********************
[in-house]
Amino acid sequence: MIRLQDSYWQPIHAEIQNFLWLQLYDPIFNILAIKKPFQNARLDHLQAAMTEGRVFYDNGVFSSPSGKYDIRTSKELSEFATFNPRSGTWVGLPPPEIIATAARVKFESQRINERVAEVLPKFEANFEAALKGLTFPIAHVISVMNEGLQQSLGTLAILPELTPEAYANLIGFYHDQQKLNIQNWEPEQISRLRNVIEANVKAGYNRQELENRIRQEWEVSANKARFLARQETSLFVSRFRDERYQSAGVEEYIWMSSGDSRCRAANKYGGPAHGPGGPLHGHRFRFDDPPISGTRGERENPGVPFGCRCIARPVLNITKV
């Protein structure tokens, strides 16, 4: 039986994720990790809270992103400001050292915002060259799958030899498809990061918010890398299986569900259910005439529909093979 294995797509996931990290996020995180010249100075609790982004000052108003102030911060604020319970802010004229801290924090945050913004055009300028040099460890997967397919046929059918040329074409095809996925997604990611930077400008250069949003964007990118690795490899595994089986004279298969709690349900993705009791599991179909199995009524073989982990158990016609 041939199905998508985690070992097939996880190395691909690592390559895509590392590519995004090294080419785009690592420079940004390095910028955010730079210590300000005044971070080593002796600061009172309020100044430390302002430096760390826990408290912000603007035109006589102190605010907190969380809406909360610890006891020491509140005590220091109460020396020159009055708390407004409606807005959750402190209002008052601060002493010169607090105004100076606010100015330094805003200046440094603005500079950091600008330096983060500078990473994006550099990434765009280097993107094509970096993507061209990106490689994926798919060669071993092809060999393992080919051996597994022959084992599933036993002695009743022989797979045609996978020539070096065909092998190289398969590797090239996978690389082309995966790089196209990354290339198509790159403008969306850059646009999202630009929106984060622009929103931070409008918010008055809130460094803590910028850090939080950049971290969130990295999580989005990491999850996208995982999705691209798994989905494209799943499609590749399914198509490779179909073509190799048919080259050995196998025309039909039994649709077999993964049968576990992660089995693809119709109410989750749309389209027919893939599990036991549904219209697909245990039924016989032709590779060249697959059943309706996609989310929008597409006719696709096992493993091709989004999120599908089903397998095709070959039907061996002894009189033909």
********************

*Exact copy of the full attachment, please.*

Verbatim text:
[in-house]
Amino acid sequence: MIRLQDSYWQPIHAEIQNFLWLQLYDPIFNILAIKKPFQNARLDHLQAAMTEGRVFYDNGVFSSPSGKYDIRTSKELSEFATFNPRSGTWVGLPPPEIIATAARVKFESQRINERVAEVLPKFEANFEAALKGLTFPIAHVISVMNEGLQQSLGTLAILPELTPEAYANLIGFYHDQQKLNIQNWEPEQISRLRNVIEANVKAGYNRQELENRIRQEWEVSANKARFLARQETSLFVSRFRDERYQSAGVEEYIWMSSGDSRCRAANKYGGPAHGPGGPLHGHRFRFDDPPISGTRGERENPGVPFGCRCIARPVLNITKV
């Protein structure tokens, strides 16, 4: 039986994720990790809270992103400001050292915002060259799958030899498809990061918010890398299986569900259910005439529909093979 294995797509996931990290996020995180010249100075609790982004000052108003102030911060604020319970802010004229801290924090945050913004055009300028040099460890997967397919046929059918040329074409095809996925997604990611930077400008250069949003964007990118690795490899595994089986004279298969709690349900993705009791599991179909199995009524073989982990158990016609 041939199905998508985690070992097939996880190395691909690592390559895509590392590519995004090294080419785009690592420079940004390095910028955010730079210590300000005044971070080593002796600061009172309020100044430390302002430096760390826990408290912000603007035109006589102190605010907190969380809406909360610890006891020491509140005590220091109460020396020159009055708390407004409606807005959750402190209002008052601060002493010169607090105004100076606010100015330094805003200046440094603005500079950091600008330096983060500078990473994006550099990434765009280097993107094509970096993507061209990106490689994926798919060669071993092809060999393992080919051996597994022959084992599933036993002695009743022989797979045609996978020539070096065909092998190289398969590797090239996978690389082309995966790089196209990354290339198509790159403008969306850059646009999202630009929106984060622009929103931070409008918010008055809130460094803590910028850090939080950049971290969130990295999580989005990491999850996208995982999705691209798994989905494209799943499609590749399914198509490779179909073509190799048919080259050995196998025309039909039994649709077999993964049968576990992660089995693809119709109410989750749309389209027919893939599990036991549904219209697909245990039924016989032709590779060249697959059943309706996609989310929008597409006719696709096992493993091709989004999120599908089903397998095709070959039907061996002894009189033909």